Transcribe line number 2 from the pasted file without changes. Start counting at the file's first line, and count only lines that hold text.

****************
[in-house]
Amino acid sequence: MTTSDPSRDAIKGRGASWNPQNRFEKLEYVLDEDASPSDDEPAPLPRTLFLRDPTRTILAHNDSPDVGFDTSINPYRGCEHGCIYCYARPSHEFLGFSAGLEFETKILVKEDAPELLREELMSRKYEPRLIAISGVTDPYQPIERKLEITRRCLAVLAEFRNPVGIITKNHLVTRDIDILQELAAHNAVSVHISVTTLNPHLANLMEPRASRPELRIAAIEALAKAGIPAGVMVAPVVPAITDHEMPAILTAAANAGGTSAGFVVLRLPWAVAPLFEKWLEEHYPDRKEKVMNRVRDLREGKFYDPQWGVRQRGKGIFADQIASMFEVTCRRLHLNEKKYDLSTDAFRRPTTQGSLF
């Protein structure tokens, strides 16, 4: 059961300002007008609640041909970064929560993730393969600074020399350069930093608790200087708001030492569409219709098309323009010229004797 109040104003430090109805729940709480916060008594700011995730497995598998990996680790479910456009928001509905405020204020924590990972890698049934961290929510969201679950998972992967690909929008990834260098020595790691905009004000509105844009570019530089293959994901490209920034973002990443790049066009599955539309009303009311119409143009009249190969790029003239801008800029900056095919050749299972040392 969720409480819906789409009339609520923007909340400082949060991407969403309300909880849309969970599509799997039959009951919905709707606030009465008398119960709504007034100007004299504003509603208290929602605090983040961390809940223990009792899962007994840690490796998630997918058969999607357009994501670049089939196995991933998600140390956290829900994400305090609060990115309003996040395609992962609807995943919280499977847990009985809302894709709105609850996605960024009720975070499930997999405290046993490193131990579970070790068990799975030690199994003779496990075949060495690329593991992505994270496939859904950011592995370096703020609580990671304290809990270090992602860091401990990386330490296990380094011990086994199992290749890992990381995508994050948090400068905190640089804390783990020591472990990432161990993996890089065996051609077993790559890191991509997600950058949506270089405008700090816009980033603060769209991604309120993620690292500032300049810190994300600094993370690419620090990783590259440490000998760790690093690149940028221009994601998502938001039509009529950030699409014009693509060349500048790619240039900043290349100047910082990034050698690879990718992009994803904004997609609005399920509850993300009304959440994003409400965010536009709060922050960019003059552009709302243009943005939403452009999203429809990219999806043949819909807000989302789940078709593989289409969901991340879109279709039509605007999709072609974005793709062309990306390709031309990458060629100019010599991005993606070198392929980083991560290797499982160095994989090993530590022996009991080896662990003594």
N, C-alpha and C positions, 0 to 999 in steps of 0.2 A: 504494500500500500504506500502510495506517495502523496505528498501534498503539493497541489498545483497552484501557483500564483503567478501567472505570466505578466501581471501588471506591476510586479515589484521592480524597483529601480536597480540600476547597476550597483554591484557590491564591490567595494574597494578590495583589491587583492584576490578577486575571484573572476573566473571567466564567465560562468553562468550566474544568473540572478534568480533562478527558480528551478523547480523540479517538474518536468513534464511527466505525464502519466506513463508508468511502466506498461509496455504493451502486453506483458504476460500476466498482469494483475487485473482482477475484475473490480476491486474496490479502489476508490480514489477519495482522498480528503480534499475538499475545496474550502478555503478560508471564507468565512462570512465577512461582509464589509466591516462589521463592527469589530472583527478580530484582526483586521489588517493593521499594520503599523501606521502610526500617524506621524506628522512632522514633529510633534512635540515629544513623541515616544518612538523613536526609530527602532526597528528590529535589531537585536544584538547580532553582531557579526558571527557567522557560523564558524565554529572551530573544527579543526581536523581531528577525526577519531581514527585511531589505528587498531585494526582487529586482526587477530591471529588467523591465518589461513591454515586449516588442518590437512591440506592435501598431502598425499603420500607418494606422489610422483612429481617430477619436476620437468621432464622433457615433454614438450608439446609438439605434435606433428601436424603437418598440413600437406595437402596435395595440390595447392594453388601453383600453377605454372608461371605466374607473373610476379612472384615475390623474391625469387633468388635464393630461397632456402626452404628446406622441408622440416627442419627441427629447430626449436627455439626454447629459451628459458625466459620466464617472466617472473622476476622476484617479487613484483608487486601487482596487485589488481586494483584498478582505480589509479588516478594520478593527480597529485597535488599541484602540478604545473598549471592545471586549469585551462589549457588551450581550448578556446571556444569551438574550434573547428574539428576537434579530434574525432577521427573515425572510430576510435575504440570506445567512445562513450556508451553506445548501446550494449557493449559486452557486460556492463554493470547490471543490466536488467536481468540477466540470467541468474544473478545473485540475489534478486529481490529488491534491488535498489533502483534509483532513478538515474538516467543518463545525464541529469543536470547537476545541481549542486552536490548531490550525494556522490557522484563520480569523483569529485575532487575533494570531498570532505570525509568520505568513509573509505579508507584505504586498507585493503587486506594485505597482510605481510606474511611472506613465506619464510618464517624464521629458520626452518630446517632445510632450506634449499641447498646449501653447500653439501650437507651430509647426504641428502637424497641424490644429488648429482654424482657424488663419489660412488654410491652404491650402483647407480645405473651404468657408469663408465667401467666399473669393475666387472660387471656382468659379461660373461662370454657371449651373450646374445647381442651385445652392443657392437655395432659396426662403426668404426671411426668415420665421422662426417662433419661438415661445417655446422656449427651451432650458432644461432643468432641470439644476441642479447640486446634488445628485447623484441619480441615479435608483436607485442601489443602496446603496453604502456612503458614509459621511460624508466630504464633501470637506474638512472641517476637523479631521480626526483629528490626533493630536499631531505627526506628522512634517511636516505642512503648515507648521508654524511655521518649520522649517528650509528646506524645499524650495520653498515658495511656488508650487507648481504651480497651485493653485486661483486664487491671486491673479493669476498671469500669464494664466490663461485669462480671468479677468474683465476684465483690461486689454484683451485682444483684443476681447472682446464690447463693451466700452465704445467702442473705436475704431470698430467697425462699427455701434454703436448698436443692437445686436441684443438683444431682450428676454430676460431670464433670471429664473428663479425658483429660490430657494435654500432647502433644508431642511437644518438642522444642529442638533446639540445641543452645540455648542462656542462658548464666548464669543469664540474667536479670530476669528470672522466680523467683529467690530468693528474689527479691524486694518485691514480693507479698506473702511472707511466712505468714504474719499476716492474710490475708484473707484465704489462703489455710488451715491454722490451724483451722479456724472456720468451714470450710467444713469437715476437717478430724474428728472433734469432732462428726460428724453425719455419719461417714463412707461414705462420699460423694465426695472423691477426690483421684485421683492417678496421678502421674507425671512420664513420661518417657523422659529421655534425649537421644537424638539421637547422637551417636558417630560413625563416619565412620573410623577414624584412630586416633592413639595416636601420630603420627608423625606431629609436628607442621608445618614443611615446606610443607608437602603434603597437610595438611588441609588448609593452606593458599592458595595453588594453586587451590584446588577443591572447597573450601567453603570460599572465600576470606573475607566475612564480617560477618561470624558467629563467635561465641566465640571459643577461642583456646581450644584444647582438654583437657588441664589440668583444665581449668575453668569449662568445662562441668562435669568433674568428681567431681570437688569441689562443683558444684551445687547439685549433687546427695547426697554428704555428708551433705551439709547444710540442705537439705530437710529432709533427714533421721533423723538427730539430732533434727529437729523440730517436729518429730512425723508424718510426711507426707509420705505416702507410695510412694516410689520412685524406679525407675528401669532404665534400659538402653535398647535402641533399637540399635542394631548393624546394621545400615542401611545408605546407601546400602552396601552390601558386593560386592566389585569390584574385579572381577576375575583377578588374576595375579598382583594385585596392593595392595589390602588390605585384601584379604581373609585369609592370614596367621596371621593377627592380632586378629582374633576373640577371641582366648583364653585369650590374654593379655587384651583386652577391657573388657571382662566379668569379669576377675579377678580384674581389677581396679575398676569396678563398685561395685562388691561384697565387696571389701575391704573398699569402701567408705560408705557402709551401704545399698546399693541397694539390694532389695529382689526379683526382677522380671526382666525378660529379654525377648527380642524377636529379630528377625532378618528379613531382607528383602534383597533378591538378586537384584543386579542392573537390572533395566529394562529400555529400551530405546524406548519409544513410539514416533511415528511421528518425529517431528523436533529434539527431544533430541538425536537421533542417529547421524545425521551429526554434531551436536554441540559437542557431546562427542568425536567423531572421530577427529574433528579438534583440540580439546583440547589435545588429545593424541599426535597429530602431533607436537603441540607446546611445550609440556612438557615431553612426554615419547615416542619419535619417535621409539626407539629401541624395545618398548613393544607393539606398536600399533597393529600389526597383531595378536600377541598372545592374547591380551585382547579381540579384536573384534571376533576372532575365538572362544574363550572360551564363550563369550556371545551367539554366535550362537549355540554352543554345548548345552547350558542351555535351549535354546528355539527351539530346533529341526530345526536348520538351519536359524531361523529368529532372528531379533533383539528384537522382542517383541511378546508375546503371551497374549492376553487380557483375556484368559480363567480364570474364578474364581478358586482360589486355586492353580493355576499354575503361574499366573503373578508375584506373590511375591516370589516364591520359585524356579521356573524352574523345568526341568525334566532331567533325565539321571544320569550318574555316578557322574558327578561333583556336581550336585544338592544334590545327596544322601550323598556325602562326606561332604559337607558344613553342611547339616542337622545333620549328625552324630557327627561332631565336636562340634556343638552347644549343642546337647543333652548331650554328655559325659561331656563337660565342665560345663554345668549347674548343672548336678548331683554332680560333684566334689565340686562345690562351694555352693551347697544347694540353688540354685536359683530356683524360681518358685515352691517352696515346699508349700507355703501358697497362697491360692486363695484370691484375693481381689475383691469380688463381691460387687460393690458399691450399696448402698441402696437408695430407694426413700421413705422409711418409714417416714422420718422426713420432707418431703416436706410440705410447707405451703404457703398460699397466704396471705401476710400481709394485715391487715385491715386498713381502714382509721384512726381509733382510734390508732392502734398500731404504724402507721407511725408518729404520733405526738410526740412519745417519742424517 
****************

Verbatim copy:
Amino acid sequence: MTTSDPSRDAIKGRGASWNPQNRFEKLEYVLDEDASPSDDEPAPLPRTLFLRDPTRTILAHNDSPDVGFDTSINPYRGCEHGCIYCYARPSHEFLGFSAGLEFETKILVKEDAPELLREELMSRKYEPRLIAISGVTDPYQPIERKLEITRRCLAVLAEFRNPVGIITKNHLVTRDIDILQELAAHNAVSVHISVTTLNPHLANLMEPRASRPELRIAAIEALAKAGIPAGVMVAPVVPAITDHEMPAILTAAANAGGTSAGFVVLRLPWAVAPLFEKWLEEHYPDRKEKVMNRVRDLREGKFYDPQWGVRQRGKGIFADQIASMFEVTCRRLHLNEKKYDLSTDAFRRPTTQGSLF